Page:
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Danélle Cutting: Potato box was disappointing

Not successful

Cooperative Extension These are all the potatoes Danélle Cutting got from her potato boxes. The experiment was not a success for her.

Cooperative Extension These are all the potatoes Danélle Cutting got from her potato boxes. The experiment was not a success for her.

Being a horticulture agent, I am constantly asked questions about gardening, what does the best, what gardening hacks do I know and what is wrong with a plant.

In recent years, social media has become very popular. With that I see numerous videos such as how-to methods and cheap options to grow a weed-free, organic, healthy garden. Unfortunately, more times than not those cheap, free, organic, etc. hacks are not worth the time to do them.

So, for this week’s article I thought it would a neat opportunity to do a section on “Garden Busters.” Who knows, I may even come up with my own TV show about them. For this article I will focus on the potato box, where you can grow up to 100 pounds of potatoes from the experiences of my parents and my family’s boxes.

Online there are numerous guides, designs and videos. They are all very similar in the fact that you build a small box, plant the potatoes and, as they grow, you will build up the sides and fill around the vines with more soil. Once the vines reach a certain height, you will remove the first boards or remove the whole box.

To give a little extra information about growing potatoes, one must know that there is one thing all plants have in common — they need sunlight, food and water. But they also need some air, if the soil is too compact, too wet or very heavy clay that can block out air and cause the roots to drown or the plants to grow poorly. For vegetables, we also need 6-8 hours of sunlight daily and a pH of 6-6.5.

After stating that, this is what my family and my husband and I did. We built two boxes each and planted nine potatoes in each box. We planted red, purple and Yukon gold potatoes in the first box and then fingerling potatoes in the second box.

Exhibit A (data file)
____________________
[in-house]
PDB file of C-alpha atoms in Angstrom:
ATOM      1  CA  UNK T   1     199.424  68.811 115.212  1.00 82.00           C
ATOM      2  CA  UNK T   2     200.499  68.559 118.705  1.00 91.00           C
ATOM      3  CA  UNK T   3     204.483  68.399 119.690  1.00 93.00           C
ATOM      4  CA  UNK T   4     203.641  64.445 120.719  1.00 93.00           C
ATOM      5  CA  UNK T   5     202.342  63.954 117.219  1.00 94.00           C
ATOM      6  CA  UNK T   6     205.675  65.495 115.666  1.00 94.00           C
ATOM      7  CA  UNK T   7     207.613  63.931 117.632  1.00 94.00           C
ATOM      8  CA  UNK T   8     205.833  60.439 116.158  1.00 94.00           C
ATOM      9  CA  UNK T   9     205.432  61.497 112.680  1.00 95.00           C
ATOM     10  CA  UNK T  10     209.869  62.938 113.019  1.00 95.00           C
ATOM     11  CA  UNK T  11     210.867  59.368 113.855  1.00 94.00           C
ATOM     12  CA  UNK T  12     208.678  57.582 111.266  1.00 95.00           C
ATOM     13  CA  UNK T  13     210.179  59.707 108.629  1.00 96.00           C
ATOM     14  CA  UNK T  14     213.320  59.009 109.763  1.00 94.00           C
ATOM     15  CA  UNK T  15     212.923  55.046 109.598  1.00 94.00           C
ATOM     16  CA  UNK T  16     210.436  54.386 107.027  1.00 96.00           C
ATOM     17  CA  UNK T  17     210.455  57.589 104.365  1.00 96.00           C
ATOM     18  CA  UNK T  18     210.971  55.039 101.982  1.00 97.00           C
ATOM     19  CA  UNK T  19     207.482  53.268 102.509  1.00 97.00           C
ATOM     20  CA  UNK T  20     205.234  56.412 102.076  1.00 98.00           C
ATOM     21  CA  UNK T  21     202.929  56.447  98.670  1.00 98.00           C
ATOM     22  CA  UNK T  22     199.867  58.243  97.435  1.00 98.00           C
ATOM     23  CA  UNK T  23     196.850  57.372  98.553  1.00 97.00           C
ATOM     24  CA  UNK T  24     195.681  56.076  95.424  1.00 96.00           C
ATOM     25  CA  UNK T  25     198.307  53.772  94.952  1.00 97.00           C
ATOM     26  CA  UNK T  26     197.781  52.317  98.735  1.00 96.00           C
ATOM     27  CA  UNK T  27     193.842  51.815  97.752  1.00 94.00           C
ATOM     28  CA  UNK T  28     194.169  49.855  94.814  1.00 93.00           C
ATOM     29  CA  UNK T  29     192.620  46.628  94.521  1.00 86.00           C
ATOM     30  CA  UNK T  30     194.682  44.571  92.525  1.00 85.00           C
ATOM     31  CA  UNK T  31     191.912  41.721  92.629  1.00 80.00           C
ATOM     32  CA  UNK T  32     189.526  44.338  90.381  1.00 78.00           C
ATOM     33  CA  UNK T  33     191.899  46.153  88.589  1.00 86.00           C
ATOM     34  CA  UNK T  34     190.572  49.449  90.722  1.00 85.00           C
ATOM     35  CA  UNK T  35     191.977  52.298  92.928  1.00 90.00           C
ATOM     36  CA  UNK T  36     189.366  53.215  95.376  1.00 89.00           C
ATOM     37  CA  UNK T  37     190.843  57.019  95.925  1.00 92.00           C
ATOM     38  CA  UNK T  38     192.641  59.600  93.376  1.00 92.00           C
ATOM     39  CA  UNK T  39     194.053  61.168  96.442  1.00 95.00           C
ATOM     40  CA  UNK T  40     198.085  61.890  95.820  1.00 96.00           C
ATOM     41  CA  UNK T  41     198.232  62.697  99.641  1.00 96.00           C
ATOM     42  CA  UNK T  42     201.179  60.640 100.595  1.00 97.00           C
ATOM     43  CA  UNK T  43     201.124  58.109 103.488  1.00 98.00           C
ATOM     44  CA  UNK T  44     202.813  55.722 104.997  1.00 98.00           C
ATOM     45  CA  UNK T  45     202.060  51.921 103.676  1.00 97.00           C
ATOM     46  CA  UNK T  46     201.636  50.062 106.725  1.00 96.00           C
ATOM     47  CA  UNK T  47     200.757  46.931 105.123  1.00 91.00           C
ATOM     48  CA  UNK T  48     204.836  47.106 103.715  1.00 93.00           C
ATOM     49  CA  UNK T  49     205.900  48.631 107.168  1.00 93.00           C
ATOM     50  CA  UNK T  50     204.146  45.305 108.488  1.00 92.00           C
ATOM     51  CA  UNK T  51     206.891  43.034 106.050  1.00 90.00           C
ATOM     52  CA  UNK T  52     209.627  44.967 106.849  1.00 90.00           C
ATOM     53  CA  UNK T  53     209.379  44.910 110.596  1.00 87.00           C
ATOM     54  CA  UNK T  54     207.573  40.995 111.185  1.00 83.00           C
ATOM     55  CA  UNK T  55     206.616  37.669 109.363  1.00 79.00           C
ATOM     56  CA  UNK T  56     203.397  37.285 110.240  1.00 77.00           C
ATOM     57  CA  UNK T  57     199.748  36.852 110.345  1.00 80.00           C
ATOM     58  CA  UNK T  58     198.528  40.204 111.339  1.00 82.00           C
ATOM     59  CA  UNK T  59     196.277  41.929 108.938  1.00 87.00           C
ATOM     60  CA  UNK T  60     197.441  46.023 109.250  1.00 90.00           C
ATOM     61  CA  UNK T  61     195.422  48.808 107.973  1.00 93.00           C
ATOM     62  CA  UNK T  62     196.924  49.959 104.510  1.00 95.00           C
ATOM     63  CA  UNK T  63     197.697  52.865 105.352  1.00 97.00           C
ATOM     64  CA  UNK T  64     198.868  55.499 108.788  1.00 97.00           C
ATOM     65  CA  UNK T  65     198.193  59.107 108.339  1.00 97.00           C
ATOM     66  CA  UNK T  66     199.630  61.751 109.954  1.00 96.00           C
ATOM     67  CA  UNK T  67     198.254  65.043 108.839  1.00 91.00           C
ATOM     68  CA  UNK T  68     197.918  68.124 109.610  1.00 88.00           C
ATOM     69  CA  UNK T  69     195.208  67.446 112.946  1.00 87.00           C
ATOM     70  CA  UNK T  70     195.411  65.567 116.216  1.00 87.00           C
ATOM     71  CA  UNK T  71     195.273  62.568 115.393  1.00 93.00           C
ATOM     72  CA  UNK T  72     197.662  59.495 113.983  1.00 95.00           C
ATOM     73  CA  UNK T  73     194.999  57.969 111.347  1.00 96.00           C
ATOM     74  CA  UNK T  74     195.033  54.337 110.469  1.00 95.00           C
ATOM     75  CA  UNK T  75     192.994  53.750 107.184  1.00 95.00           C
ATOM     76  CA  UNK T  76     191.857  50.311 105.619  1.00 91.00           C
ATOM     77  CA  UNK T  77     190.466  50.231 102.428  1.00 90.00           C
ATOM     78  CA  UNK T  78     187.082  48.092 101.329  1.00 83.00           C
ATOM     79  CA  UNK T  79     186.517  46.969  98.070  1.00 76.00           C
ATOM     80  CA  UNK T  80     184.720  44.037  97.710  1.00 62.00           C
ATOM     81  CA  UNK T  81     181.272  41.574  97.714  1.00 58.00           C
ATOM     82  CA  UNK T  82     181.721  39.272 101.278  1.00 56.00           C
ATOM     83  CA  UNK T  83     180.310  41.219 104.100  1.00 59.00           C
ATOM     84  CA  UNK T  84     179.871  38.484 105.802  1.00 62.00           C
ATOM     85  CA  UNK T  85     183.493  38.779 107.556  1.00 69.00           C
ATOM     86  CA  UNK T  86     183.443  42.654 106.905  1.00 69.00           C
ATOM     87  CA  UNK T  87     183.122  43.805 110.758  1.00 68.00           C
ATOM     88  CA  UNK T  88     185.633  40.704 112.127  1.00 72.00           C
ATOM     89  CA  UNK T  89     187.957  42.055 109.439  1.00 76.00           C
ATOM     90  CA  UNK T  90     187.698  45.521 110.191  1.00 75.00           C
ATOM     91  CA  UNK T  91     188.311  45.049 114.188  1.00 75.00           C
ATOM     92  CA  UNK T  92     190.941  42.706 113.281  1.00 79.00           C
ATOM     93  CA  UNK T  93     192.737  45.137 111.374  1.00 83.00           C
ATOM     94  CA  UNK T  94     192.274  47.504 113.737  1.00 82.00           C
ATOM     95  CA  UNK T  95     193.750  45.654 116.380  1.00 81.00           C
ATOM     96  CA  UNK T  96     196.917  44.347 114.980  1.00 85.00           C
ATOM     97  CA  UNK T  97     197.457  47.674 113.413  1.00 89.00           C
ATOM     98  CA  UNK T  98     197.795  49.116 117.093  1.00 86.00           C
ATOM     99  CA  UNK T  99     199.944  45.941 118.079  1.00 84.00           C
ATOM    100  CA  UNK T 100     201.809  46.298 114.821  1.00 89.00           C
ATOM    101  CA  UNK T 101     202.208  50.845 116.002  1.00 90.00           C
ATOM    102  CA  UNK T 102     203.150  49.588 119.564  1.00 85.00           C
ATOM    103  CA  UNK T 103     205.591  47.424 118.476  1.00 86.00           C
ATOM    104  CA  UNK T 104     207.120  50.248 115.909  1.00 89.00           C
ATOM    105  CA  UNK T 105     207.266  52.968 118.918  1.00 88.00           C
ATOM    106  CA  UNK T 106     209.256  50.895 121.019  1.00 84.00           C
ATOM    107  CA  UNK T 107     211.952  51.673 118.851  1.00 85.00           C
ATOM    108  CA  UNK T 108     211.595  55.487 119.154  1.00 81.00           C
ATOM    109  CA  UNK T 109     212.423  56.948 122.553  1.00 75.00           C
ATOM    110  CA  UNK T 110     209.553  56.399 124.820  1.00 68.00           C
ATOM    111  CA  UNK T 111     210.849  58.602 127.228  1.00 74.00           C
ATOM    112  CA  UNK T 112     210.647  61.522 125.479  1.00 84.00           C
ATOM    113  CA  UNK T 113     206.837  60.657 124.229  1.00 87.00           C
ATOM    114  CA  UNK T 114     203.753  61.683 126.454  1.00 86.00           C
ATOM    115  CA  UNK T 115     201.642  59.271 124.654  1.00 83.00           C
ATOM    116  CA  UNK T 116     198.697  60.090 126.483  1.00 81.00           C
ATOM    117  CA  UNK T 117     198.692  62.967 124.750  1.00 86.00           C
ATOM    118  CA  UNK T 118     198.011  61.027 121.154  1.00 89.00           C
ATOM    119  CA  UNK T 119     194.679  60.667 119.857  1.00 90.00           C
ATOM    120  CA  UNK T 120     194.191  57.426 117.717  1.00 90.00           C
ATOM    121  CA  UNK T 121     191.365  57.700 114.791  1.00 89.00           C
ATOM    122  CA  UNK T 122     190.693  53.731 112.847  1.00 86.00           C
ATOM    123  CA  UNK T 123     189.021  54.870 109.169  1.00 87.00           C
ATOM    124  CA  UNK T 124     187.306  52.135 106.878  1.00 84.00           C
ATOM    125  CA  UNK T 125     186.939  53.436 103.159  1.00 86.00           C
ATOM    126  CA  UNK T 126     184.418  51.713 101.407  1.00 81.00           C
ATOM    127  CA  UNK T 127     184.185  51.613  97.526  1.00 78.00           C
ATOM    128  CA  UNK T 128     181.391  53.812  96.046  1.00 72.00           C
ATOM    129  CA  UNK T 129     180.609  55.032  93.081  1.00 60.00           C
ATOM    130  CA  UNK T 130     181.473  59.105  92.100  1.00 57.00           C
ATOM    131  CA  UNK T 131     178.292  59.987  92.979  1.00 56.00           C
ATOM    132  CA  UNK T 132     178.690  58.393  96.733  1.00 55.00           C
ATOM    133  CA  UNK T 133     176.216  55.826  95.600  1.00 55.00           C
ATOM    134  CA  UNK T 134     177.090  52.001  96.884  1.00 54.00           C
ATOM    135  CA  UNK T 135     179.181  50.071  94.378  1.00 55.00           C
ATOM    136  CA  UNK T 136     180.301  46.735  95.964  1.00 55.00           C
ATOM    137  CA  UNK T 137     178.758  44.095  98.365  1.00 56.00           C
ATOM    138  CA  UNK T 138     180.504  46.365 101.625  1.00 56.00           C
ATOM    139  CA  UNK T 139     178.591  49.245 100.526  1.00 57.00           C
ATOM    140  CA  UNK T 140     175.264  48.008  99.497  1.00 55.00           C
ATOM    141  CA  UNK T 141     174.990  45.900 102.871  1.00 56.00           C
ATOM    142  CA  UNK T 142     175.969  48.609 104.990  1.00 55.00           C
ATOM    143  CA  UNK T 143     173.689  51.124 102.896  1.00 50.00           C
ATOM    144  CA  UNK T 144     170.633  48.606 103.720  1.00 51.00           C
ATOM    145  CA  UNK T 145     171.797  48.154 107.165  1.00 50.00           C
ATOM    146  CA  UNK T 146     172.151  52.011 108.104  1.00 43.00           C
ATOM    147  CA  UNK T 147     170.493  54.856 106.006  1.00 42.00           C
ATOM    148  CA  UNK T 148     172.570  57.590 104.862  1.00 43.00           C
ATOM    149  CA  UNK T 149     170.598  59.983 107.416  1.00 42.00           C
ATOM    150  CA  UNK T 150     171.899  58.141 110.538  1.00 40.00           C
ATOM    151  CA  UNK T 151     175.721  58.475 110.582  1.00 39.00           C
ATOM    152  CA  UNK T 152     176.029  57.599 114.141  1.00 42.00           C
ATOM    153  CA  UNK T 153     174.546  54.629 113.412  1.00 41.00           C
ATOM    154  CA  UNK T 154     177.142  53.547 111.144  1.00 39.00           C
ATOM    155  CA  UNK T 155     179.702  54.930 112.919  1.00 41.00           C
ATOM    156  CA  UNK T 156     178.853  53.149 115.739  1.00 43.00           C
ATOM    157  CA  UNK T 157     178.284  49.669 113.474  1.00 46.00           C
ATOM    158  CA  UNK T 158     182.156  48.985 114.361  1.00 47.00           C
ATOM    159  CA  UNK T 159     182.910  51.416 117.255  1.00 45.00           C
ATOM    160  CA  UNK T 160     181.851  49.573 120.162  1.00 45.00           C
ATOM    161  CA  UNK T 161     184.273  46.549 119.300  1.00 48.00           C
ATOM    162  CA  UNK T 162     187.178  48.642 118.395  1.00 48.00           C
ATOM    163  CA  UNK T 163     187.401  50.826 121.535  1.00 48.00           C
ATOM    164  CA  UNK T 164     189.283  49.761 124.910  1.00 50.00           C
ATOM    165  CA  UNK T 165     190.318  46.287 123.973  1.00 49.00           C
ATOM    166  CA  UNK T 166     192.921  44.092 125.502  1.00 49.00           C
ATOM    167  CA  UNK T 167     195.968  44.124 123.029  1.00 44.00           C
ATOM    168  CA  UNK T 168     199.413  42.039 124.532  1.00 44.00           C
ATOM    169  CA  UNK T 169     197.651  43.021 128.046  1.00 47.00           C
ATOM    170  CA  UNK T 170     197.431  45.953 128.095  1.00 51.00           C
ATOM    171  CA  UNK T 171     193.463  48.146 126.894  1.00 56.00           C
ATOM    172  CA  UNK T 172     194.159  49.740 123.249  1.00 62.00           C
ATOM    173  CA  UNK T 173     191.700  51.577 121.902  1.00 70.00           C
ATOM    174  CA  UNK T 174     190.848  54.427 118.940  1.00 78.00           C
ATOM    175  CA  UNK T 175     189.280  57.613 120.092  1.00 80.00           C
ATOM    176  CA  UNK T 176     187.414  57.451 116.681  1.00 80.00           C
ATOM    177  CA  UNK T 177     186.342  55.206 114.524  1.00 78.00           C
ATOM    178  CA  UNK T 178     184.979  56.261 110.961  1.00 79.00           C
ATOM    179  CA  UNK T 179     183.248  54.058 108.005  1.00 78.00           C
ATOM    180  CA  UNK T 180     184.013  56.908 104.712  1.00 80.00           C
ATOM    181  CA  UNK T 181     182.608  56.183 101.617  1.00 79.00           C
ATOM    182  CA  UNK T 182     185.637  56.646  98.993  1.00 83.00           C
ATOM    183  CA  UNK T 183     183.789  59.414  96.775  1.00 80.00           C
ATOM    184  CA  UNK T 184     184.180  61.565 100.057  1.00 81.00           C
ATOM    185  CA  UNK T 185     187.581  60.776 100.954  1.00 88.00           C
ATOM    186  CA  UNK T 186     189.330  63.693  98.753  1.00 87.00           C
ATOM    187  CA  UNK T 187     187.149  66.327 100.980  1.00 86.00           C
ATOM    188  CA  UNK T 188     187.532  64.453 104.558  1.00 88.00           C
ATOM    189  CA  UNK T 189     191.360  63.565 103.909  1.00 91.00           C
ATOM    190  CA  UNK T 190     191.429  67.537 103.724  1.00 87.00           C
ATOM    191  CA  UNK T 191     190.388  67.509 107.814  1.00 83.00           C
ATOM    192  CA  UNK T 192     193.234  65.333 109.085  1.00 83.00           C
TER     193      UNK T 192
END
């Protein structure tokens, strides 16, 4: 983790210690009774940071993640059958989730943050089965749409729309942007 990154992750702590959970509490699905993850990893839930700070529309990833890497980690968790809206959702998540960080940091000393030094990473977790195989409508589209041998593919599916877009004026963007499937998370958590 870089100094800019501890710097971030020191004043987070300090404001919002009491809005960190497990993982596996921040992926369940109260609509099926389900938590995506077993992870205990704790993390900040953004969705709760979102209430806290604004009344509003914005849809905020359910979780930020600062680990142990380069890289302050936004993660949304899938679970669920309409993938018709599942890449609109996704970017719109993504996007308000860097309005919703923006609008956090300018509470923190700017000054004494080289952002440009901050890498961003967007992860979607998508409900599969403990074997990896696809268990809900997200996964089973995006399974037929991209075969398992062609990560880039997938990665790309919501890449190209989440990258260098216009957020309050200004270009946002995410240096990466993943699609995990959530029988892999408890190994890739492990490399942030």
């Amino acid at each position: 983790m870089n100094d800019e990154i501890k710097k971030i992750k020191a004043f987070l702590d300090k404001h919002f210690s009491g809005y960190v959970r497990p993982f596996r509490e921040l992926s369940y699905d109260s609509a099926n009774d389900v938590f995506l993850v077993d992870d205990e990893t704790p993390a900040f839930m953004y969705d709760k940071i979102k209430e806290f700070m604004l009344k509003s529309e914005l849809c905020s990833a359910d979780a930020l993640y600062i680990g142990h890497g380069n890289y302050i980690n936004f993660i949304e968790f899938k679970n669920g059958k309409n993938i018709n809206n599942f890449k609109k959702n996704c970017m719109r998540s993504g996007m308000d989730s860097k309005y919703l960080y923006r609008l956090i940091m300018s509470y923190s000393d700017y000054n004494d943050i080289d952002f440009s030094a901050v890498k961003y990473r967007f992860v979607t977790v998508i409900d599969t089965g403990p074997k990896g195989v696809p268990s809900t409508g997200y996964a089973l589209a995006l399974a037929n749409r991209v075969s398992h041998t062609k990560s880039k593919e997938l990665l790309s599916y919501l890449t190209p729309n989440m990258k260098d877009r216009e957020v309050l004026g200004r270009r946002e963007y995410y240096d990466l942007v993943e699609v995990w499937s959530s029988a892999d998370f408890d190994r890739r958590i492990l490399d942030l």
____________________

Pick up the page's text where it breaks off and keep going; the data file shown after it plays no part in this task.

To cover the potatoes, we used purchased garden soil. After the plants grew about a foot, we would then apply another layer of soil and some more boards. We started the potato boxes in April and harvested the potatoes this week in July. We began harvesting after the majority of the vines had finished growing and died.

So, what were our results? Was this experiment a complete spud? Ha, no pun intended. Surprisingly, our results were mixed. For my husband and I, the boxes were a complete dud. We received very few potatoes. For my parents they had some decent success but nothing close to 100 pounds.

Now, how could that happen? Well I did find out my parents did not keep applying the soil every 12 inches, which to me that makes sense because at each layer I would think that reduces airflow. At the bottom of our boxes it was also very moist and I felt that we had too much water. Unfortunately some of the potatoes were starting to decay and mold.

My parents had most of their potatoes at the ground level and very few were in the layers of soil. For our boxes the potatoes were at the ground level and none were in the layered soils. For us the potato box was a complete failure and heartbreaking to just have a few spuds. For my parents who grow their gardens in a limited space, this was a perfect way to get a few potatoes.

We may have to do this trial again, but I think if I do, I will use less soil and see what I am able to produce. If you have a similar or a different experience, I would love to hear from you. You can call your local Cooperative Extension Agent, Danelle Cutting at 704-216-8970 or email me at danelle_cutting@ncsu.edu.

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